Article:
After the introduction of the Transparency in Coverage Act in 2020, insurers are required to publish their “negotiated rates” (i.e. pricing for medical procedures) in a machine-readable format. Machine-readable does not mean “open in Excel”–we are talking about trillions of healthcare prices spanning petabytes of data updated monthly. With some big-data engineering, we were able to ingest ~100 million prices from UHC out of a total of 1 trillion prices and build a small web spreadsheet to explore the dataset.
Finding your needle
You can get to the web spreadsheet here, and you’ll notice a few things:
- Filters along the top of the sheet to slice and dice the 100M prices
- A data table where each row has: an NPI, a CPT code, a Negotiated Rate, and a Payer. There are other description fields for the provider’s name and geography, specialty, etc, but the aforementioned fields uniquely define each row.
Row Count are all required filters
The data is currently configured to show data for : John Maddox (a pediatrician), who practices in Middlesex County, Massachusetts, for the
99205 (e.g. new patient visit) CPT codes. Remember, the data only includes UHC for now!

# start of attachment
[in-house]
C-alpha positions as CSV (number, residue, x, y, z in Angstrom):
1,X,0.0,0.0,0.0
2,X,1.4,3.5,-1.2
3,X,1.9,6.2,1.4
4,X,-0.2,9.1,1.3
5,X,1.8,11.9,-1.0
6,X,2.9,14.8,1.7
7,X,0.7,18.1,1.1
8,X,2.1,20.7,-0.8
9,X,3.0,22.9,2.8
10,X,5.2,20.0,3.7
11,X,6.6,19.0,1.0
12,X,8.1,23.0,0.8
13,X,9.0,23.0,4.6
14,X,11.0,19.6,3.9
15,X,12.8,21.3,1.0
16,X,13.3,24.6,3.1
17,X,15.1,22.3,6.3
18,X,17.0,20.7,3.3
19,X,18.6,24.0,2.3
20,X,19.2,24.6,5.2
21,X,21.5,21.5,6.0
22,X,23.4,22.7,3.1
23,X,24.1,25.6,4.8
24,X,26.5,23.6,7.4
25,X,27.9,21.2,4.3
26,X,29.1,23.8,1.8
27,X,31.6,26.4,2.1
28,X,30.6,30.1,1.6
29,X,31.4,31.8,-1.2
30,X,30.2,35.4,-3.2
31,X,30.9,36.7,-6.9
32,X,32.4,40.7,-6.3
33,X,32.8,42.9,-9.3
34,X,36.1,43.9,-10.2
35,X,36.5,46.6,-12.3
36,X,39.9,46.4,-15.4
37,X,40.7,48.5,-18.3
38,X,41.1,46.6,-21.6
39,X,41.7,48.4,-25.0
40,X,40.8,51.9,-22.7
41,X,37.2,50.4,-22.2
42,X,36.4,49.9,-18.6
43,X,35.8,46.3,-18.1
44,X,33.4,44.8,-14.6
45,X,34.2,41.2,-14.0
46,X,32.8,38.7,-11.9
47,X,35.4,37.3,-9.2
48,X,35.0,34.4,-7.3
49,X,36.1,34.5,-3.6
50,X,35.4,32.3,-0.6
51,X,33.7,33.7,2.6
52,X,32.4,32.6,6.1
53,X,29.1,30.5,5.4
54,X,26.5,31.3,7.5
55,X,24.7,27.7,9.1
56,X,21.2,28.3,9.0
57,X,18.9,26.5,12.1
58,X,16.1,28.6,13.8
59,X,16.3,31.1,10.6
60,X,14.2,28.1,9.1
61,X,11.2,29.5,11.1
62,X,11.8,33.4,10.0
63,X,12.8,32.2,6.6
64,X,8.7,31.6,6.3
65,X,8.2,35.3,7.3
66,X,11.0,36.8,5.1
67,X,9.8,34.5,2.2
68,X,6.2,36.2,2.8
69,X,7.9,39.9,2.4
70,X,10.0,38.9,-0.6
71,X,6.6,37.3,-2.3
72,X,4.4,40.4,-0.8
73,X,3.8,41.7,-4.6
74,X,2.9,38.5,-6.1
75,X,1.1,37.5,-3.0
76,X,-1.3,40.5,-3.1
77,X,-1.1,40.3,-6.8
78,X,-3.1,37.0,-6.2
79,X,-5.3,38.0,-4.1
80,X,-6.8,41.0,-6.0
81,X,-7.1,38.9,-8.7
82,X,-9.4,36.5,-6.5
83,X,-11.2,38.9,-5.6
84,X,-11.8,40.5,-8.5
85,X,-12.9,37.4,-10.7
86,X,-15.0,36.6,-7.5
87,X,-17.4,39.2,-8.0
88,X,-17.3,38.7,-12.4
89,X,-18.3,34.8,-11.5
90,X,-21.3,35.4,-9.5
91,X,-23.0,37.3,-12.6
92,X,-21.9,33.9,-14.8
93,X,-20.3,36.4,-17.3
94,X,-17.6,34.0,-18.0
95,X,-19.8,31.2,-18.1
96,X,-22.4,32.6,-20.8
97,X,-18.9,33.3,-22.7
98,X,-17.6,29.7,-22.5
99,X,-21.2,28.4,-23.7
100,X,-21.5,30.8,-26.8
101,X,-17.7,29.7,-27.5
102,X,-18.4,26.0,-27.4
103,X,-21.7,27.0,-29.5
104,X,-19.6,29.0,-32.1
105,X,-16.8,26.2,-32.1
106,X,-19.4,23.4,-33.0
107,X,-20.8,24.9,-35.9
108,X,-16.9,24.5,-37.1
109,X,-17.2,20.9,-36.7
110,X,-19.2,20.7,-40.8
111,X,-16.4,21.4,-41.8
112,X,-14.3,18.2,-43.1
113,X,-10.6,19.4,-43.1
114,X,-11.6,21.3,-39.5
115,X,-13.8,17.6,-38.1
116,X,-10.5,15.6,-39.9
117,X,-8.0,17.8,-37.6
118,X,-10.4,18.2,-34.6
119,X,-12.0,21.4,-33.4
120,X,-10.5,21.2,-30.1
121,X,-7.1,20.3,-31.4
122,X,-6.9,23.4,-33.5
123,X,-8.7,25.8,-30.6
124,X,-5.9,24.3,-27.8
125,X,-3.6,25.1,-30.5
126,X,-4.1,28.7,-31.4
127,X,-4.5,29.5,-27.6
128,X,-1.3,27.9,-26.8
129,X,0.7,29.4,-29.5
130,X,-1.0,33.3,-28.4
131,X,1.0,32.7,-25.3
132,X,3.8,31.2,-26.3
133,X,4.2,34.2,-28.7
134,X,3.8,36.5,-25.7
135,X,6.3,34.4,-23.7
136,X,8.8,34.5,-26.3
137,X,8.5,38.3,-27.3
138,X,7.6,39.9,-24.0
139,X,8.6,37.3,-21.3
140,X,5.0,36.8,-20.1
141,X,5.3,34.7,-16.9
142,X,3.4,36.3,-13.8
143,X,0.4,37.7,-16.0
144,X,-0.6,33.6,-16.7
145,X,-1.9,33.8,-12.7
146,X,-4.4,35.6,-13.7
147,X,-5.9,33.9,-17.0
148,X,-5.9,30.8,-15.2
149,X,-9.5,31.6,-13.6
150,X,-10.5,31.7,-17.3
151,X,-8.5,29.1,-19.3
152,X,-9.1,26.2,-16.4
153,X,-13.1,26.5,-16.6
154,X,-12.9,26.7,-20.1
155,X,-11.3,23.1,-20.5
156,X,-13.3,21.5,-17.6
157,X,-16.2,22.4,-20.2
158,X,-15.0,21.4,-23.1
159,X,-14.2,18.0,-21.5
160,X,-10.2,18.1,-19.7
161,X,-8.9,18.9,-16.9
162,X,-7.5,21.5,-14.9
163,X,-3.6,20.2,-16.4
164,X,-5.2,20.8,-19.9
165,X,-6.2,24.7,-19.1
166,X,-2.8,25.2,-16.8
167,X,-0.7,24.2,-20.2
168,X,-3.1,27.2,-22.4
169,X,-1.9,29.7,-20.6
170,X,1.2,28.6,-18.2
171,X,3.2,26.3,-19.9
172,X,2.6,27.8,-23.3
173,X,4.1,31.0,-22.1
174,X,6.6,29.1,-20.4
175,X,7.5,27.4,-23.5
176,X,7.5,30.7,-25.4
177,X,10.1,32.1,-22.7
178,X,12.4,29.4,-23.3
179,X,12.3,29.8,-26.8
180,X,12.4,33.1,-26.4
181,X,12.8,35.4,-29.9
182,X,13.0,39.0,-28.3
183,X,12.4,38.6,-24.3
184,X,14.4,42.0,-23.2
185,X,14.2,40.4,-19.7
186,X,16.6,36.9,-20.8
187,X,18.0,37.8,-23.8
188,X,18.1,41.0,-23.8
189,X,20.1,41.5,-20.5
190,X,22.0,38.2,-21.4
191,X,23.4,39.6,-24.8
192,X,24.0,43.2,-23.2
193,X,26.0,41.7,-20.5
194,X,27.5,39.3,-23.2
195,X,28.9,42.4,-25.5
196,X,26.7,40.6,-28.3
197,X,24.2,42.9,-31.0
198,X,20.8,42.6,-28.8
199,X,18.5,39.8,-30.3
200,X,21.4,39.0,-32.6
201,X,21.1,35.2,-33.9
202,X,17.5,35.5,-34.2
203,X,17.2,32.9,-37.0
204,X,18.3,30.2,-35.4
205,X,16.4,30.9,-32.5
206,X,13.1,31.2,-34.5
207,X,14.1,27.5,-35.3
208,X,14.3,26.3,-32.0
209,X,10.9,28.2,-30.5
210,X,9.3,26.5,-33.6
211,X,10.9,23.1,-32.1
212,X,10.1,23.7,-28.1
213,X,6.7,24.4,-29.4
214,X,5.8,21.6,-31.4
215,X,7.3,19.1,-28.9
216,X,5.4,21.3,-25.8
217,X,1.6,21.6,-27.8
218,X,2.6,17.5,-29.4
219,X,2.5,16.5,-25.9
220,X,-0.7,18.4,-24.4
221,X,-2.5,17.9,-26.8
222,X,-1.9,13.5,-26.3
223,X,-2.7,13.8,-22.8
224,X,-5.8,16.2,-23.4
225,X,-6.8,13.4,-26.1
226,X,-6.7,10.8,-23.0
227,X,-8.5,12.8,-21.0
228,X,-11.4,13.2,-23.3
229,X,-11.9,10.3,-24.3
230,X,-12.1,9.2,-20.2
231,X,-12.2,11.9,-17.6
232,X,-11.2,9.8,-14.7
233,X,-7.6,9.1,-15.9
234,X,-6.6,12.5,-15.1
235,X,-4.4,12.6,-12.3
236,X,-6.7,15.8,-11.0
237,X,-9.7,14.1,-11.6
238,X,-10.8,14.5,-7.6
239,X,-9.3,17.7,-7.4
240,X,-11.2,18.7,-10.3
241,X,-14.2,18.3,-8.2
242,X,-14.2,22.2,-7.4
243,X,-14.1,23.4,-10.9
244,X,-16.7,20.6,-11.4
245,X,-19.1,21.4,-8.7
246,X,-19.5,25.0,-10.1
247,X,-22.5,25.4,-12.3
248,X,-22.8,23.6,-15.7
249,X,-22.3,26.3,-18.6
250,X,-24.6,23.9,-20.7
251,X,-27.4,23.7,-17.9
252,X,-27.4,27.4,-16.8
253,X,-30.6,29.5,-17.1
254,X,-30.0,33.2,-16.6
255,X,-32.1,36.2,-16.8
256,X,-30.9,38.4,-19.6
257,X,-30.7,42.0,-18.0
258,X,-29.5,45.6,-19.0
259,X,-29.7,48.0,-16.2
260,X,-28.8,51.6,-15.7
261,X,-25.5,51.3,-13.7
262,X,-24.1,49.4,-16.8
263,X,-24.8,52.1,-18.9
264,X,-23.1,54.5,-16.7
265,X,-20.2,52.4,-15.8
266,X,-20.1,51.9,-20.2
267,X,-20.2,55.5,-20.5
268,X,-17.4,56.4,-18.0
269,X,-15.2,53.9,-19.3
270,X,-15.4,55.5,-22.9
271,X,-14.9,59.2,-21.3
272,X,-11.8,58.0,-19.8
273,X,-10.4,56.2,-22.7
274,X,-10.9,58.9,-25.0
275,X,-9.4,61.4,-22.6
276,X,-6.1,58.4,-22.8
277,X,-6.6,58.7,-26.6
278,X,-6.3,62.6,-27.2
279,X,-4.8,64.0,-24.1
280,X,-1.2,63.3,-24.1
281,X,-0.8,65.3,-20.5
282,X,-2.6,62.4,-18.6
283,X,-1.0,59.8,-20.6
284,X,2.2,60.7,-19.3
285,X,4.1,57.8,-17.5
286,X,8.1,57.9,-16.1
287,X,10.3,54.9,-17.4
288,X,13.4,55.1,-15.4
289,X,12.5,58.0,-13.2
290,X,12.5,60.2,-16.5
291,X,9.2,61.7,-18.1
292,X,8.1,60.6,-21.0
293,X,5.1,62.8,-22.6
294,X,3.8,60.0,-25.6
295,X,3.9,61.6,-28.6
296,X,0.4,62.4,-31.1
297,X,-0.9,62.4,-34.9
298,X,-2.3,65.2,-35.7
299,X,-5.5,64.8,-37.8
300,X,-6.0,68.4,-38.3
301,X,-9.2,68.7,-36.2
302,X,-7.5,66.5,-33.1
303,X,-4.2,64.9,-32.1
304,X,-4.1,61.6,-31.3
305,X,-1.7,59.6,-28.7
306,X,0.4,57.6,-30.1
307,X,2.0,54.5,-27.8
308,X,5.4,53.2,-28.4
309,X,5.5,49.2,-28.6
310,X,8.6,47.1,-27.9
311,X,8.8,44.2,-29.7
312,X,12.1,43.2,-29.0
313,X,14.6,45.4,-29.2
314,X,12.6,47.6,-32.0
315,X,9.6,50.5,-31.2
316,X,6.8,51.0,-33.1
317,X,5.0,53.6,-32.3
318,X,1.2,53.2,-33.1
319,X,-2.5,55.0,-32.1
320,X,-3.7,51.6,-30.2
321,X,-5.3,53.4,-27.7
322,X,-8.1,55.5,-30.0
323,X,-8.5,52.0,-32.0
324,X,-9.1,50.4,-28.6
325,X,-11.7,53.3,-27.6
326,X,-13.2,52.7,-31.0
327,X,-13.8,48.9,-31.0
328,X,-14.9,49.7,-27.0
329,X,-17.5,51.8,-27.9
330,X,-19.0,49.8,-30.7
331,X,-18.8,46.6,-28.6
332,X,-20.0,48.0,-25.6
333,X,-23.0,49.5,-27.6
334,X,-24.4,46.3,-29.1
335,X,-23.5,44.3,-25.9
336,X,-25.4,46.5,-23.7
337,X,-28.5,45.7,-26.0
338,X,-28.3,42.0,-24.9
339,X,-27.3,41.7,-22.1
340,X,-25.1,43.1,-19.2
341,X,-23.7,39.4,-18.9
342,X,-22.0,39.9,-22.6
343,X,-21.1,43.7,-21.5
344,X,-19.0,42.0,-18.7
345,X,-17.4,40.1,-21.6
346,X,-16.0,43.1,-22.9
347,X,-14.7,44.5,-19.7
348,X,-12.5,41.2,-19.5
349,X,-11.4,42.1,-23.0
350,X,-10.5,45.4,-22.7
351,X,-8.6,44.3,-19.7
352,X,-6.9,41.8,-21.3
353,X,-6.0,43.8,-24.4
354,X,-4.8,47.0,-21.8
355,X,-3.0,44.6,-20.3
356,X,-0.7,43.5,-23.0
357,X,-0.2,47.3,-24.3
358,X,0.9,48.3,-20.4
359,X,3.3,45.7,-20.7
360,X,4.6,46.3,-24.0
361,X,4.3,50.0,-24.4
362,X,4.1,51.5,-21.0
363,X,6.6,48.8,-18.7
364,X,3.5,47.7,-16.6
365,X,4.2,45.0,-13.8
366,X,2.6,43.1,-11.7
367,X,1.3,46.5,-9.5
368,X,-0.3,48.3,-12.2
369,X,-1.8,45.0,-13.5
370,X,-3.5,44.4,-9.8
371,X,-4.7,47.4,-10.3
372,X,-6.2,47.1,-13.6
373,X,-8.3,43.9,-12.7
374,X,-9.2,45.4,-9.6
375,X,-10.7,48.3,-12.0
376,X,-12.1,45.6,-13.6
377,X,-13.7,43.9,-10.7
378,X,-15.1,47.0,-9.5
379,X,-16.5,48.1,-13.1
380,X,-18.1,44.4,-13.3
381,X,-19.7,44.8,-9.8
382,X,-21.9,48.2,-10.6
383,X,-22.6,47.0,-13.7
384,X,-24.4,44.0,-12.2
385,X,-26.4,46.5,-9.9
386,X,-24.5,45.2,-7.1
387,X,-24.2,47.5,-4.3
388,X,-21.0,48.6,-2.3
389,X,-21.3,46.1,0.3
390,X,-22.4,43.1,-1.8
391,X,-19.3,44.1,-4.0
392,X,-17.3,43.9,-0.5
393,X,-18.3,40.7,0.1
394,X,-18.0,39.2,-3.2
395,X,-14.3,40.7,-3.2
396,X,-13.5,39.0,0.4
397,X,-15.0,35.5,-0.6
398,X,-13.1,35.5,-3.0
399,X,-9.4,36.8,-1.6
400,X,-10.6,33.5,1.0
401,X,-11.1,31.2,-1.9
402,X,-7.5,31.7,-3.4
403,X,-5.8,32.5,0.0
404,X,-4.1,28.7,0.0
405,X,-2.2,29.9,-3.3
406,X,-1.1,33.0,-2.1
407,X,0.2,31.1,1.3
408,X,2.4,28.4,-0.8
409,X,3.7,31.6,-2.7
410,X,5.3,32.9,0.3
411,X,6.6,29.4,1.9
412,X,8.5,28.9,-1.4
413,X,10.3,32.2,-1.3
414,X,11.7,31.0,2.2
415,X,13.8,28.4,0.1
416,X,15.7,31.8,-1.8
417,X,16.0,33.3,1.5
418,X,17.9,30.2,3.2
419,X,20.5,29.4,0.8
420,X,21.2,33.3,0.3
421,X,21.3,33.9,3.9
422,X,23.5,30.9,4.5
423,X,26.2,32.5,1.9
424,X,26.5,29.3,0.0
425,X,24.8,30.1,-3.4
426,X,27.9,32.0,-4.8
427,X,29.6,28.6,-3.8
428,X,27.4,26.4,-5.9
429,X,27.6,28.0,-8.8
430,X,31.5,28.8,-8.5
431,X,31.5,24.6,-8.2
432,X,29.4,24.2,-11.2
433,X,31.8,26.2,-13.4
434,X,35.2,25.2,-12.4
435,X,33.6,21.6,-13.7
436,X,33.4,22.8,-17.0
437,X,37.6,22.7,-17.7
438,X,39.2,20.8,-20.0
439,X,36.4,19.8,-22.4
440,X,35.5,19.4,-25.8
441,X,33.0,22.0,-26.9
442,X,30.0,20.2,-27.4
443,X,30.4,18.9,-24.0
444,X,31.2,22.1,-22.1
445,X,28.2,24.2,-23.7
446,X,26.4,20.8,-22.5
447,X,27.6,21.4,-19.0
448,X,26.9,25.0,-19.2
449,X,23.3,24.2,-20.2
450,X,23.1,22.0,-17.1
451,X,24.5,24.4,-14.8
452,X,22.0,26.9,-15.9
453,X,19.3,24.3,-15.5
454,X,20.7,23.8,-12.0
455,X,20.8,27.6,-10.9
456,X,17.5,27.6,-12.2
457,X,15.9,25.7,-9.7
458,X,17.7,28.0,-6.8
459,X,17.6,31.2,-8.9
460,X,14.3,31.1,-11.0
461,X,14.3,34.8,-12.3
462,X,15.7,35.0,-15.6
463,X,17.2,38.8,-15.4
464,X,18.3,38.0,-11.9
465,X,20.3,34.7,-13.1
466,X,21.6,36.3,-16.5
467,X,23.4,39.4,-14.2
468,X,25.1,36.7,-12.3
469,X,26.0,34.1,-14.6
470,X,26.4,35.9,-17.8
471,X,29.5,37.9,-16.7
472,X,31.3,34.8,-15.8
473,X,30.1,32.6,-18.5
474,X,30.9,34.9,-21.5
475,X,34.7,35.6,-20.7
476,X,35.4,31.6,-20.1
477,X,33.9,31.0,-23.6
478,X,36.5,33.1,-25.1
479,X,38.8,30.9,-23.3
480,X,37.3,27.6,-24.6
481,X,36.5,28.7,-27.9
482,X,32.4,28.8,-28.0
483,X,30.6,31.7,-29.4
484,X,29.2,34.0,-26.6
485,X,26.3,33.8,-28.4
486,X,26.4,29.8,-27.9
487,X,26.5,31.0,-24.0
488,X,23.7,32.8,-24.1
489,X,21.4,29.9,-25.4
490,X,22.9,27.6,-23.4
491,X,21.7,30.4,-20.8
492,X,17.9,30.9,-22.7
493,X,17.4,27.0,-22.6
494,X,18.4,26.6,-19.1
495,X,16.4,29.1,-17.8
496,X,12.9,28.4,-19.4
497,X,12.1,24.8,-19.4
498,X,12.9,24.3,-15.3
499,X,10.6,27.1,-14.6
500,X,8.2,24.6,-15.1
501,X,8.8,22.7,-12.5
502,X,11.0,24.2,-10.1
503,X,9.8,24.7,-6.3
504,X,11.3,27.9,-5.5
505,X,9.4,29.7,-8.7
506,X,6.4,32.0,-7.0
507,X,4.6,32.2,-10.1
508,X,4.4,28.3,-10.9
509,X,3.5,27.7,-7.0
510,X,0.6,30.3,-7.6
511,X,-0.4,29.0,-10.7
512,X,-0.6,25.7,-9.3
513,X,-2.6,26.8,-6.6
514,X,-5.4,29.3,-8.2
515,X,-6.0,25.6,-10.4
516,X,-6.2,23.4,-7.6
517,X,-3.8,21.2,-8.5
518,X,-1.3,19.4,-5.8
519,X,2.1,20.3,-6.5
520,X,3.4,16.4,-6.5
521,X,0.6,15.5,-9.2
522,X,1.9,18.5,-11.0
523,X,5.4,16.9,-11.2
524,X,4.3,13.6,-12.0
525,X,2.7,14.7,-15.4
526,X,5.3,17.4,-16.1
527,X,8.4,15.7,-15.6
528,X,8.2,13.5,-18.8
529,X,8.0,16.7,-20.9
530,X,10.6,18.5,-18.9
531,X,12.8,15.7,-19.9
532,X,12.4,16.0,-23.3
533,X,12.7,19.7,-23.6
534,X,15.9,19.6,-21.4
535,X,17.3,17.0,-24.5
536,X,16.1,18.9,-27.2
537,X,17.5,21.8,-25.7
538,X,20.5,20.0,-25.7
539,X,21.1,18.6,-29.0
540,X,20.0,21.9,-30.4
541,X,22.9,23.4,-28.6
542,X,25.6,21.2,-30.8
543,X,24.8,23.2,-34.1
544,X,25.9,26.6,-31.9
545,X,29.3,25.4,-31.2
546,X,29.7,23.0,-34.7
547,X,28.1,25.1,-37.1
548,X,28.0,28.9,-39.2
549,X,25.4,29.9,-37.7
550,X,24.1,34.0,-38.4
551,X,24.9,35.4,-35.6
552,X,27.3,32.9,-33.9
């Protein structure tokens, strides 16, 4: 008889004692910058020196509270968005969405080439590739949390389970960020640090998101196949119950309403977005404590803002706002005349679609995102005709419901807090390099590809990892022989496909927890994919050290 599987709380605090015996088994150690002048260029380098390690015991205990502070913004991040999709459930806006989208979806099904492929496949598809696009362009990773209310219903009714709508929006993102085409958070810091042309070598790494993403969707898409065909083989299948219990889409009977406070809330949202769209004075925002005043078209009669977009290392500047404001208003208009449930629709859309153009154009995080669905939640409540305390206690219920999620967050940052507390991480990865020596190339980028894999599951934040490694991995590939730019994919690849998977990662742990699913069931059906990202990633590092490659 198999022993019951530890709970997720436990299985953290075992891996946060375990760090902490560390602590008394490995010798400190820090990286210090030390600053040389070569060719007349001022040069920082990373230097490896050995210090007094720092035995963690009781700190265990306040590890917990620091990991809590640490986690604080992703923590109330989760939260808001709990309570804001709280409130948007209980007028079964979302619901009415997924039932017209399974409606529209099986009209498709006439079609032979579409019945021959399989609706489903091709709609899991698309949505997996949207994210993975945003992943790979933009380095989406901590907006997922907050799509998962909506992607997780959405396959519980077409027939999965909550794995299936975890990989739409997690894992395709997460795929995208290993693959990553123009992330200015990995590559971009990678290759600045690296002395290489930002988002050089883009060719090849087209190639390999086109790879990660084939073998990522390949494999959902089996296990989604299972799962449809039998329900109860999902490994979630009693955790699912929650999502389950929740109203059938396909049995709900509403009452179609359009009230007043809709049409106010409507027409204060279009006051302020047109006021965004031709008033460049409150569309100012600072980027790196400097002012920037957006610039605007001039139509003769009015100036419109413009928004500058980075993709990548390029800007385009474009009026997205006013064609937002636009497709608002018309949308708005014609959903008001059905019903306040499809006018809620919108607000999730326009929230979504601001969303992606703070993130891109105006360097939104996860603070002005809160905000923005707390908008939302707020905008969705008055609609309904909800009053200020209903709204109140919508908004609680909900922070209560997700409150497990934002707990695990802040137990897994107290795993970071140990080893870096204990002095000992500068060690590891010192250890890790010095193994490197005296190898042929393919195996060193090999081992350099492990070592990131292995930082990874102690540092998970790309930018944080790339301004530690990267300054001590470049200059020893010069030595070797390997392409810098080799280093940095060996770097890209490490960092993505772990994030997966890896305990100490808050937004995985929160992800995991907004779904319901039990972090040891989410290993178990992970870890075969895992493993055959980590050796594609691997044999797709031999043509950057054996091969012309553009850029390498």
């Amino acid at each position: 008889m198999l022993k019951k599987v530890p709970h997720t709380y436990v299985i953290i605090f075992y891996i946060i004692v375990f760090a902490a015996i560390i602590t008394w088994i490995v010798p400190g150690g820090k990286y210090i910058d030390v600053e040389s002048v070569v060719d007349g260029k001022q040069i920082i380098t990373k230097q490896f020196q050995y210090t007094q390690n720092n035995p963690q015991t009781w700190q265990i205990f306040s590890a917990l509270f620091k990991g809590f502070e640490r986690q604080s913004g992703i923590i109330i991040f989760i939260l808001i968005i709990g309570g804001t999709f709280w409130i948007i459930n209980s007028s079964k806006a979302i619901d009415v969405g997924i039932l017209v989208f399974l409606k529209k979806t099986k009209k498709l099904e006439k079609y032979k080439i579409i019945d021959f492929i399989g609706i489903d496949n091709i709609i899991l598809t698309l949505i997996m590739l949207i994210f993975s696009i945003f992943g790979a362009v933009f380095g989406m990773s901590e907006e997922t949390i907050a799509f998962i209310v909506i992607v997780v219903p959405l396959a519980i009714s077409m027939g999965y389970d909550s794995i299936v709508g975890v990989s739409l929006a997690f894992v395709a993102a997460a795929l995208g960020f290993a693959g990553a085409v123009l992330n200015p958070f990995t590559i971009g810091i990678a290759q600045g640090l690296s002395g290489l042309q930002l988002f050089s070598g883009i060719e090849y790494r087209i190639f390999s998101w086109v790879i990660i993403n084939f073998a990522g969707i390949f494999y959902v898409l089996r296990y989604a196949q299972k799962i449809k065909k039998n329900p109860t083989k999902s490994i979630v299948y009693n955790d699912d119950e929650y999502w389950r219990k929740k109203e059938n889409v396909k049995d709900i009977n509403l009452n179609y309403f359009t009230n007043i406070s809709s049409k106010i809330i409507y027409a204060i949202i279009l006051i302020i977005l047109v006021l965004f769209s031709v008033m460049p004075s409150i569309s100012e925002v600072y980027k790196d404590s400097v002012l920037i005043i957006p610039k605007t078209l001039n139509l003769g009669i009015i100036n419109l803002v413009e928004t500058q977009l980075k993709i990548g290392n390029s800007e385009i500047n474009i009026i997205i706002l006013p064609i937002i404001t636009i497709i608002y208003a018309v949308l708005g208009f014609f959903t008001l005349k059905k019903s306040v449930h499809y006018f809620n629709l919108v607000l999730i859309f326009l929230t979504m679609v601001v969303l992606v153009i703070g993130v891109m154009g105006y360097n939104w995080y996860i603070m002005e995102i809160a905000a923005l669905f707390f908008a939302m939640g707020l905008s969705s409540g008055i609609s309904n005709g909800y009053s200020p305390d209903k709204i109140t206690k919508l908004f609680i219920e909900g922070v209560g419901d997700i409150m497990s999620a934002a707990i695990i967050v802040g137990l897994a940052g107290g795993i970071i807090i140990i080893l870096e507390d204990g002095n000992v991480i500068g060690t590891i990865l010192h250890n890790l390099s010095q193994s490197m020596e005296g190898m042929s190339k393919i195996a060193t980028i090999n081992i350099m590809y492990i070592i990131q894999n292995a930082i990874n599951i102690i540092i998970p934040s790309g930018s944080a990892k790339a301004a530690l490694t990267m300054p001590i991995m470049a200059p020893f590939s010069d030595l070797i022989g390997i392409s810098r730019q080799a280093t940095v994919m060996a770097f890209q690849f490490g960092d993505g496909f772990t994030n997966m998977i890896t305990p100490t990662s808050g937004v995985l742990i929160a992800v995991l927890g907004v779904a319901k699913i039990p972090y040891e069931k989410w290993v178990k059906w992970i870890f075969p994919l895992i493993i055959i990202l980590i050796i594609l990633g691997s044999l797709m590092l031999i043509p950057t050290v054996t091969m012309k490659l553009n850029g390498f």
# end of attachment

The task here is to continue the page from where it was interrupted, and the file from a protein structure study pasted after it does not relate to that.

Unless you’re John Maddox, update the filters to set your state, county, relevant CPT codes, NPI number, etc., and let us know if UHC is publishing truthful data (or more likely, that we have an error in our spreadsheet).
At this point, if your rates with UnitedHealth look right, you might be curious about what other folks in your area are getting paid by UHC. If so, read on…
Sifting through the UHC haystack
You may have noticed the grass-colored bars at the bottom—these show a distribution of prices by CPT code in the above view. Since only one NPI is selected, there’s only one bar for each CPT.
To see a fuller distribution, clear the NPI filter you should see the bars below update:
Now you can see how your negotiated rates stack up against other providers performing the same CPT codes in the same county. If you want to see specific providers that have higher rates, simply click on one of the bars, it will automatically set the
Billing Code filters to show you just those higher-paid providers. Click “X” and the table will reset to the 99202-99205 codes.
Click around and let us know what you find!
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